With all that said I, Rebecca McFadden, believe my ShowerGirl Becca Superheroine Big Idea will be a fan’s favorite, especially once properly packaged and promoted. Black Superheroines and Black Superheroes are the “In Thing.” Black Panther is headed for some serious competition from ShowerGirl Becca, and the Great Mtume, because we are the “Perfect Combination.” For those of you who don’t already know, ShowerGirl Becca is an African American Superheroine. She uses her powerful handheld shower nozzle to squirt awesome healing water on people facing helpless horror, while her Superhero—The Great Mtume, rescues people with the brilliancy of his mind through his Mtume-isms. Together they are two Masterminds working as one, to save the human race from the hate that hate produces.
I know Cryptocurrency and coins have a lot in common, but have you ever wondered “Why the Penny is brown like me?” I think it’s time we wake up—Black people, and take a closer look at the penny. Why is the lowest denomination of America’s currency “Brown like me,” and only worth a measly penny? Why is Abraham Lincoln’s image on a one-cent penny facing right, while the nickel, dime, quarter and Kennedy fifty cent images are all facing left? Is there a hidden message in our money? Well, let’s figure this conundrum out.
Abraham Lincoln issued The Emancipation Proclamation declaring slaves their freedom on January 1, 1863. The penny was made legal tender by the Coinage Act of 1864. Lincoln was assassinated in April 1865. Some black folks were still sweating it out in the fields, not knowing they were free, until two-thousand Union soldiers arrived and informed them of their freedom on June 19, 1865. We now celebrate that day and call it Juneteenth. In 1909 Abraham Lincoln was the first American President to be featured on a circulating coin. He was portrayed on the one-cent penny even though he was the 16th President of the United States.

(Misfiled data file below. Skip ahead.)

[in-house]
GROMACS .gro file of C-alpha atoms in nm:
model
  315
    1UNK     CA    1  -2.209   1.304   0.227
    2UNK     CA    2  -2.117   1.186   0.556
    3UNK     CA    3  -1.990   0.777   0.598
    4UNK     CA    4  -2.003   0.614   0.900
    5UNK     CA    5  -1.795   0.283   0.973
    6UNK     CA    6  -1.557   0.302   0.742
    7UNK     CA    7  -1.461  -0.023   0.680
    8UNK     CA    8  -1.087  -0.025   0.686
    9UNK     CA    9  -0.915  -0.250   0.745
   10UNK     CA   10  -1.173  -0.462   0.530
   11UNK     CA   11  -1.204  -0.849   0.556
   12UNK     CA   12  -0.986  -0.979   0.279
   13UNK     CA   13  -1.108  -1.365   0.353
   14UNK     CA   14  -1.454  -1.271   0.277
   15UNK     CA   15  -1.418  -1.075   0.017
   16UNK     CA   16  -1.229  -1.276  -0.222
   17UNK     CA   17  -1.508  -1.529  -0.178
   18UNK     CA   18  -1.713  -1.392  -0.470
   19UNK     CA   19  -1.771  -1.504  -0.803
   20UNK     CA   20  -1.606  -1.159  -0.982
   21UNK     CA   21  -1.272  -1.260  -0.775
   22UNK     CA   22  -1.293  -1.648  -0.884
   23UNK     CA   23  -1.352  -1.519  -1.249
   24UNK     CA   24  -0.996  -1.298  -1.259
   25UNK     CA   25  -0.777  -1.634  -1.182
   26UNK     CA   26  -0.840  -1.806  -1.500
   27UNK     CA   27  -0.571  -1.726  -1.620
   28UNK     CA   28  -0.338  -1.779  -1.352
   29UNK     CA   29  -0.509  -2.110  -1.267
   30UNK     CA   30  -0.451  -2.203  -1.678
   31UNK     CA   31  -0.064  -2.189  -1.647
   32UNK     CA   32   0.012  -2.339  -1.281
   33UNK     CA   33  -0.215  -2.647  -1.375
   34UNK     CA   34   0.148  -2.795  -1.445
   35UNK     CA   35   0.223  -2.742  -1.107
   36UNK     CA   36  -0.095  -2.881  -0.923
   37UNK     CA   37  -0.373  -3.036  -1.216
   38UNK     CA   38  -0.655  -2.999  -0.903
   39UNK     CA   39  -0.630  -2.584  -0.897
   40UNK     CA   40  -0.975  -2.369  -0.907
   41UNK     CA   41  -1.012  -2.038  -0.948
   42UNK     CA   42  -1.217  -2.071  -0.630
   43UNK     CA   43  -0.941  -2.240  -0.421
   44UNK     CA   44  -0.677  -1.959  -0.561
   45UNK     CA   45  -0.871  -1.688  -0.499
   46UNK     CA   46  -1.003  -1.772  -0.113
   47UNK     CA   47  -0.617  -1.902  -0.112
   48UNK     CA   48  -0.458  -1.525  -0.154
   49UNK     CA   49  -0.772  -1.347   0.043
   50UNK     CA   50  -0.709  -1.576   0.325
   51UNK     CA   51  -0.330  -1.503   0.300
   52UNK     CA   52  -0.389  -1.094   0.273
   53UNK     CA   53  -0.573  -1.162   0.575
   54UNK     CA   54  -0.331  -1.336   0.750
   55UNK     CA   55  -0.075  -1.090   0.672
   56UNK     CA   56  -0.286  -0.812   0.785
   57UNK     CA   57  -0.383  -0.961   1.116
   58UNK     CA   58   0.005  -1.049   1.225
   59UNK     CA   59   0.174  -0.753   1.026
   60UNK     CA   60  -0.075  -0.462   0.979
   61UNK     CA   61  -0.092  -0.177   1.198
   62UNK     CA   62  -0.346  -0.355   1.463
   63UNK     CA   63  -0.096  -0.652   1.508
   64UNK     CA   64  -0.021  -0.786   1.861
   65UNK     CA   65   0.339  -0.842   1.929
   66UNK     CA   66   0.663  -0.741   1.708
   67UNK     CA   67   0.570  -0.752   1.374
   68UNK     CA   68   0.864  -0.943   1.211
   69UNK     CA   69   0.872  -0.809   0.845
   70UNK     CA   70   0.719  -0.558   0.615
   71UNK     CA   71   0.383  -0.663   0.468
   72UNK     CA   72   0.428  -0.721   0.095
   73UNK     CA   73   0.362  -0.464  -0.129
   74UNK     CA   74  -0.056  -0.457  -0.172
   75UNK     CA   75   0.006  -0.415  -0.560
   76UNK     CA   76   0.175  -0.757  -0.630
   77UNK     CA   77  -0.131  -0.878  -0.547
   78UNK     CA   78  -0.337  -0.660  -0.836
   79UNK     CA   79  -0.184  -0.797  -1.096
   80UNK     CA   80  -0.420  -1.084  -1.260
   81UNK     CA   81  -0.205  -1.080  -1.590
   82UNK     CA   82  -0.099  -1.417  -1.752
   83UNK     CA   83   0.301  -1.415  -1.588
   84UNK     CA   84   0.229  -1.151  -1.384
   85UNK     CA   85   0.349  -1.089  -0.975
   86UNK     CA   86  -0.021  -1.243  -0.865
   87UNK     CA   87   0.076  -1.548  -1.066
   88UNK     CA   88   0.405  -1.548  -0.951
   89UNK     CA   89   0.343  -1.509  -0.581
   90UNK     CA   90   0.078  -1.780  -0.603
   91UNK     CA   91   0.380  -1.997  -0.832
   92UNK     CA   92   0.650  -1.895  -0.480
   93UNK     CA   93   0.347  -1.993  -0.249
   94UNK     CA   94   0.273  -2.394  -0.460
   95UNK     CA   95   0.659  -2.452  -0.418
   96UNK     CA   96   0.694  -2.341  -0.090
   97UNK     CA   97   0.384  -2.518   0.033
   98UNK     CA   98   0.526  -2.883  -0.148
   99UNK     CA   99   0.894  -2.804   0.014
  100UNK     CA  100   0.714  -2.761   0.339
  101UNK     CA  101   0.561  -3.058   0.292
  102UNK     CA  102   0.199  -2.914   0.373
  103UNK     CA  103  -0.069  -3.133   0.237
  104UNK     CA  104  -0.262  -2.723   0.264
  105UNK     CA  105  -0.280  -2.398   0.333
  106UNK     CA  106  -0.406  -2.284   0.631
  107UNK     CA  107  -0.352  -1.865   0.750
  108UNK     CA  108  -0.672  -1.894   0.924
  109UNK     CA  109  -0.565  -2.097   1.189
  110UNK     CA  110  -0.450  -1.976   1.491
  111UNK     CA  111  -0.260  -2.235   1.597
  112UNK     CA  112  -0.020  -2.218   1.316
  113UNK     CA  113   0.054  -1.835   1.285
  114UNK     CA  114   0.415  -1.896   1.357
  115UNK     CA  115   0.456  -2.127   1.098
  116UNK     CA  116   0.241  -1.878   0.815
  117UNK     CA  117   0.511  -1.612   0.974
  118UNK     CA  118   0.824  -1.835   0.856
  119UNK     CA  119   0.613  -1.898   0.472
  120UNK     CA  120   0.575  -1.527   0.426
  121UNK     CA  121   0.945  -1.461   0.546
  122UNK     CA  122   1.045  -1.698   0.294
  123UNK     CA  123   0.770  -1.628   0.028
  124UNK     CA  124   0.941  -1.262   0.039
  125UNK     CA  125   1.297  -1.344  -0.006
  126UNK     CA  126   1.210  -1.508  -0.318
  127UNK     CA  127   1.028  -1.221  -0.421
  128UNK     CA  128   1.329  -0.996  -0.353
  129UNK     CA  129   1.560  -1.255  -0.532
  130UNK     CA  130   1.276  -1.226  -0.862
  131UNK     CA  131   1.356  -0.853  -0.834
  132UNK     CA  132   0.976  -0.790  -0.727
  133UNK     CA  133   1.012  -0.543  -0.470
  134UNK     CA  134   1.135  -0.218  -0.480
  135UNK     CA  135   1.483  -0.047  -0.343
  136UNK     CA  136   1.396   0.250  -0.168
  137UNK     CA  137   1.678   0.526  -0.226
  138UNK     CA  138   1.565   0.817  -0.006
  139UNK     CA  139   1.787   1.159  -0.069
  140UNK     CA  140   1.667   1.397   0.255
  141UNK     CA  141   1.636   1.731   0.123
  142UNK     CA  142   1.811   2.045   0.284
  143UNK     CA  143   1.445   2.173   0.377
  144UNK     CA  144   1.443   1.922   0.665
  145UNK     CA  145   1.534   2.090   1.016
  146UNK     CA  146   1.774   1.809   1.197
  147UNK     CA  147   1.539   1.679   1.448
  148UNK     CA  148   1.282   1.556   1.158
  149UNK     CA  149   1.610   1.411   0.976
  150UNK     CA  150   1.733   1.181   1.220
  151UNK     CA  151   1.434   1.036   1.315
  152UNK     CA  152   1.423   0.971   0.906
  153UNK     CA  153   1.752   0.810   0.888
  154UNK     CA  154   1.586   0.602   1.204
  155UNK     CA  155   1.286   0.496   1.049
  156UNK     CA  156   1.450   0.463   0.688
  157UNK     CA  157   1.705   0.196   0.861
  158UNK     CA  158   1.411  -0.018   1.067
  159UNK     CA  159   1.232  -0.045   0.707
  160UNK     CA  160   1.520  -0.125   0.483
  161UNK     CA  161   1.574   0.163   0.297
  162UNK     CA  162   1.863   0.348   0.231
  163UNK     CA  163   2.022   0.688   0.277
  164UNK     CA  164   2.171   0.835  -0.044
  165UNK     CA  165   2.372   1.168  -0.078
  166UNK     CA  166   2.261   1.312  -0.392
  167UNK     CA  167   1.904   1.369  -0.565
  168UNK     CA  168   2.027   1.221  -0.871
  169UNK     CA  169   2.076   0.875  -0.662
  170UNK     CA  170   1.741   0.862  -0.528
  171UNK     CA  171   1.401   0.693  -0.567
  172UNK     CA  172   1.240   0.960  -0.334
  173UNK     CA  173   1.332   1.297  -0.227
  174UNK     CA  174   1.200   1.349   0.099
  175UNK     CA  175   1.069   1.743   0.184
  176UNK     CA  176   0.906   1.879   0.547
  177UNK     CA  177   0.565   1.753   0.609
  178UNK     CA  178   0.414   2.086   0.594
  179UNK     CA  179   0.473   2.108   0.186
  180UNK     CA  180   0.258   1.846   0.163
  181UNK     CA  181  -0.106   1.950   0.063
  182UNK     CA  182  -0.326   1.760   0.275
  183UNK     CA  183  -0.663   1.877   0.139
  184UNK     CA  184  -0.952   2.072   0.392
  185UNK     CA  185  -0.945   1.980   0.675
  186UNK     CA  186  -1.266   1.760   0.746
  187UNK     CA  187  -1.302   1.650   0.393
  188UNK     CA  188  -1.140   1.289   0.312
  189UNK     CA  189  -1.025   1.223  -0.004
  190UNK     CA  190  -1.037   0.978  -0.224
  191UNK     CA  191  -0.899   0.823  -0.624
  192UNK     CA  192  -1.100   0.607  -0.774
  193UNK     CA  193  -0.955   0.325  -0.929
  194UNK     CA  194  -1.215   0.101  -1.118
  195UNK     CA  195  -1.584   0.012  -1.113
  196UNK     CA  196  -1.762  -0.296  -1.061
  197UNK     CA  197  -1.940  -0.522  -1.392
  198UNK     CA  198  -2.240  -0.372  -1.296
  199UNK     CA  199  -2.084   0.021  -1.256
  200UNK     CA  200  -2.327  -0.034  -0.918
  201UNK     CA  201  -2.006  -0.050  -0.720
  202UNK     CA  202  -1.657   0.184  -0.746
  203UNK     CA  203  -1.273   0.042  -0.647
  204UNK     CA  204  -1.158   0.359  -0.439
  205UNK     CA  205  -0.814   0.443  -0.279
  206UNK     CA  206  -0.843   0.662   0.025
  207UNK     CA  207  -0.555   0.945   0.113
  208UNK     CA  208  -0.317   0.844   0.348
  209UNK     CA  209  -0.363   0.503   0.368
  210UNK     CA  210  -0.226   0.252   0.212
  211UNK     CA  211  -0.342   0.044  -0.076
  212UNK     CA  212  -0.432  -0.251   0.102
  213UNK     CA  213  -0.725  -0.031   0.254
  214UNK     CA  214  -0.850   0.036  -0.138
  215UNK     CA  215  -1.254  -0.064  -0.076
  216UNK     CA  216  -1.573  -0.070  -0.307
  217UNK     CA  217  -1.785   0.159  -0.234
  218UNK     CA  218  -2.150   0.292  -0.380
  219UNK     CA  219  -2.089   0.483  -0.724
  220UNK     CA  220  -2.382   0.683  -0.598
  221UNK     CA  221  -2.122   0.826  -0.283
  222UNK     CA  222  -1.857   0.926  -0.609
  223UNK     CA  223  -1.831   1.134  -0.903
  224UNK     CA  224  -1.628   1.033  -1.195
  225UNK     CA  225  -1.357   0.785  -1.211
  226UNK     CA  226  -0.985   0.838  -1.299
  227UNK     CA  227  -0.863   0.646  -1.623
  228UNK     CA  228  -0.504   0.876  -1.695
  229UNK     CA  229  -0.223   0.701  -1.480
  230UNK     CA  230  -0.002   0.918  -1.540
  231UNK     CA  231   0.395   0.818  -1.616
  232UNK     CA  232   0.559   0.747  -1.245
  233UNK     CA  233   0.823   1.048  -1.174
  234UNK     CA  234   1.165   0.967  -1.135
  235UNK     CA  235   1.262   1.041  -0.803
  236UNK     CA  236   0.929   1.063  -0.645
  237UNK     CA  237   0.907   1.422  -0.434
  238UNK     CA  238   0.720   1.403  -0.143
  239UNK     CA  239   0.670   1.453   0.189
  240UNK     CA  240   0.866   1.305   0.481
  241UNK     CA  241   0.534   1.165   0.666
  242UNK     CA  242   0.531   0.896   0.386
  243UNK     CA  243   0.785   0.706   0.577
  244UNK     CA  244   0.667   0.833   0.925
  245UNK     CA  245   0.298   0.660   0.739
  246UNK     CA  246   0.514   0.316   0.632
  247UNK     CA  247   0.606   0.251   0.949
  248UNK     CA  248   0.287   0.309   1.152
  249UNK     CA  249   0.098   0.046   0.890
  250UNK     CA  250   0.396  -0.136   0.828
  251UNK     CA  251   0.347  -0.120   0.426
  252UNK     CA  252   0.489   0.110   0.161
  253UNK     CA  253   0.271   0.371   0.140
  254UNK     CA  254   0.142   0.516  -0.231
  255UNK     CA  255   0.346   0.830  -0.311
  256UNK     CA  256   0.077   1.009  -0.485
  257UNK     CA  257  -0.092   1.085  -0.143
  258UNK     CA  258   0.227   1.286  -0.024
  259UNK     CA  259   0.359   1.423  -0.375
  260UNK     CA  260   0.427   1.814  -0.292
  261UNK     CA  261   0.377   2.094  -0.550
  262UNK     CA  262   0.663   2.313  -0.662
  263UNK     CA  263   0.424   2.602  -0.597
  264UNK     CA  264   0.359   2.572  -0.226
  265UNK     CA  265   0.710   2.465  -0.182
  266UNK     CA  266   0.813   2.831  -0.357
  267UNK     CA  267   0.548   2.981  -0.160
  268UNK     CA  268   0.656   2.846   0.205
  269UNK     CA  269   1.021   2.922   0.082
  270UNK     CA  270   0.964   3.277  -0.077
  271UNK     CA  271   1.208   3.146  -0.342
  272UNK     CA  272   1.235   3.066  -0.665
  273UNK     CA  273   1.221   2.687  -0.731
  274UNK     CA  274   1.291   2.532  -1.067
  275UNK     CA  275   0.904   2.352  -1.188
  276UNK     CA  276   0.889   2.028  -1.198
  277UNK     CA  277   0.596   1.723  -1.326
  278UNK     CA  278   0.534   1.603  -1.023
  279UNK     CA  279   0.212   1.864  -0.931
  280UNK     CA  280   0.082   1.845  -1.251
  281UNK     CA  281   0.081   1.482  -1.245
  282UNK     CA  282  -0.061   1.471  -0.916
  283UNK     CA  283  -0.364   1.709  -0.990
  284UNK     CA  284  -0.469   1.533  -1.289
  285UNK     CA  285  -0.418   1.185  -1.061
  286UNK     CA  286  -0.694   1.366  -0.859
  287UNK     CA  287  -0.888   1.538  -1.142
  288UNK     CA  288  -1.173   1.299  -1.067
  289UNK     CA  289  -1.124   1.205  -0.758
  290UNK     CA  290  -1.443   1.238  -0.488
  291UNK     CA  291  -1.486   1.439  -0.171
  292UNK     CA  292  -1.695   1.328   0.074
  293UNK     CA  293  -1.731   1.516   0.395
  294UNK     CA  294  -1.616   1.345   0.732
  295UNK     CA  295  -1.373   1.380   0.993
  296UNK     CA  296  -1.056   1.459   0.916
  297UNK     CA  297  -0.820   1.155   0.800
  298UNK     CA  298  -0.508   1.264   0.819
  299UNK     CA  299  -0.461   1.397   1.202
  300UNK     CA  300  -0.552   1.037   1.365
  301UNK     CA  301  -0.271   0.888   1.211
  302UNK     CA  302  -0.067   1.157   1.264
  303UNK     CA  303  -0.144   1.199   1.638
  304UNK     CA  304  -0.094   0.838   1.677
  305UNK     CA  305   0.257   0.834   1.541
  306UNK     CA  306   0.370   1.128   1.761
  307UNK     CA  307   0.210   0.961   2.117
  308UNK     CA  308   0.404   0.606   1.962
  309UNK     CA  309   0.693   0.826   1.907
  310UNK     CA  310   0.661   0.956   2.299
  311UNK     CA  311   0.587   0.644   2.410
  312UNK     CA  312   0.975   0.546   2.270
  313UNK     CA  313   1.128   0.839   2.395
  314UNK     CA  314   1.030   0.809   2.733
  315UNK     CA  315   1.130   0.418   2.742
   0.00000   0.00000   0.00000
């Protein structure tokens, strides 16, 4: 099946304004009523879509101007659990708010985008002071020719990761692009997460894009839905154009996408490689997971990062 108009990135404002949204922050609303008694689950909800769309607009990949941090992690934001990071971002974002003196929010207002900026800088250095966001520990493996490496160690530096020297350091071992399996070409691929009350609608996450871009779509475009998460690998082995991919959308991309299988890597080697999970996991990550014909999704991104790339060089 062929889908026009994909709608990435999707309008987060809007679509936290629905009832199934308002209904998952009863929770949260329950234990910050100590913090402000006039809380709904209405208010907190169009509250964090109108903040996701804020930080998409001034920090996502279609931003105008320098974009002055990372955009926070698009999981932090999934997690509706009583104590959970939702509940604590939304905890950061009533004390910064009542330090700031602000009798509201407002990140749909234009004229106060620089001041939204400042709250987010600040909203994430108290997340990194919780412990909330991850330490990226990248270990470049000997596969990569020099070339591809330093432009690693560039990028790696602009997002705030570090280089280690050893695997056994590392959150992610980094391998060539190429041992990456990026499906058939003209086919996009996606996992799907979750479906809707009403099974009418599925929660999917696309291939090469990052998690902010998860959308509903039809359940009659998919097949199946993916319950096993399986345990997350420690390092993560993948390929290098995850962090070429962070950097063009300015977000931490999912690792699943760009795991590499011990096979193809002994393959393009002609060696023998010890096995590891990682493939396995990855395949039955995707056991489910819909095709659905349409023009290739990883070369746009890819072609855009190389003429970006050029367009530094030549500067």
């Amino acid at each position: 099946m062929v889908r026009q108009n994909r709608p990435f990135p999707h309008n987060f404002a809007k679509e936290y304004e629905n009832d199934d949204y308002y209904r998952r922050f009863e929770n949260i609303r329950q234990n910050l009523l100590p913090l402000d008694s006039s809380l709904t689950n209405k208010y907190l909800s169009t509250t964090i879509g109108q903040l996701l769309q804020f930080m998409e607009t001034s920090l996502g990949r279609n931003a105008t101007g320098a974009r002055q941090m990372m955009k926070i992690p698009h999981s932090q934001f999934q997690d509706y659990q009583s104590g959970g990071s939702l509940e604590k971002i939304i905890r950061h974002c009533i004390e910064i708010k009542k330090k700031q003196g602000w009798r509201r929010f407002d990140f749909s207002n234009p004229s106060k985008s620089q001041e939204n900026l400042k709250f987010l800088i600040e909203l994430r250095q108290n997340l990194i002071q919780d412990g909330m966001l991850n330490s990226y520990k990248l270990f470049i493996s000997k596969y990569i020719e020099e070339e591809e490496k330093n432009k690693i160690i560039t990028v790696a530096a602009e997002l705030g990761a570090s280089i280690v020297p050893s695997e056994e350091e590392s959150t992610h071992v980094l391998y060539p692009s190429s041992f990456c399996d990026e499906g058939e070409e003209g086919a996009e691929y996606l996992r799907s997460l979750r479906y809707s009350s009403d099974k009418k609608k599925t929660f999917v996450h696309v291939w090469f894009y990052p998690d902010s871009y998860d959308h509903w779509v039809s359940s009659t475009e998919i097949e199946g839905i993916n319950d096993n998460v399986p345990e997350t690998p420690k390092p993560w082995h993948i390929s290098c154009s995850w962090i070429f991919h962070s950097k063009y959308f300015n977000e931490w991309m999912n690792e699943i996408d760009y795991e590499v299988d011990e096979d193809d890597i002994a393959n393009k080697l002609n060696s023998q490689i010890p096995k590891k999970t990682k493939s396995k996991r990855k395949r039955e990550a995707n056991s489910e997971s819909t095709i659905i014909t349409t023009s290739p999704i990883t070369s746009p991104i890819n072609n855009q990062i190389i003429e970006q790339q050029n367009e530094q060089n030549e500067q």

In the comment section below please answer “Yes” or “No.” The “Penny” was strategically designed to discriminate against Black people, and to marginalize Abraham Lincoln based on his supporting role in helping to free the slaves.
(Rebecca McFadden’s Black Blockchain Group Facebook post)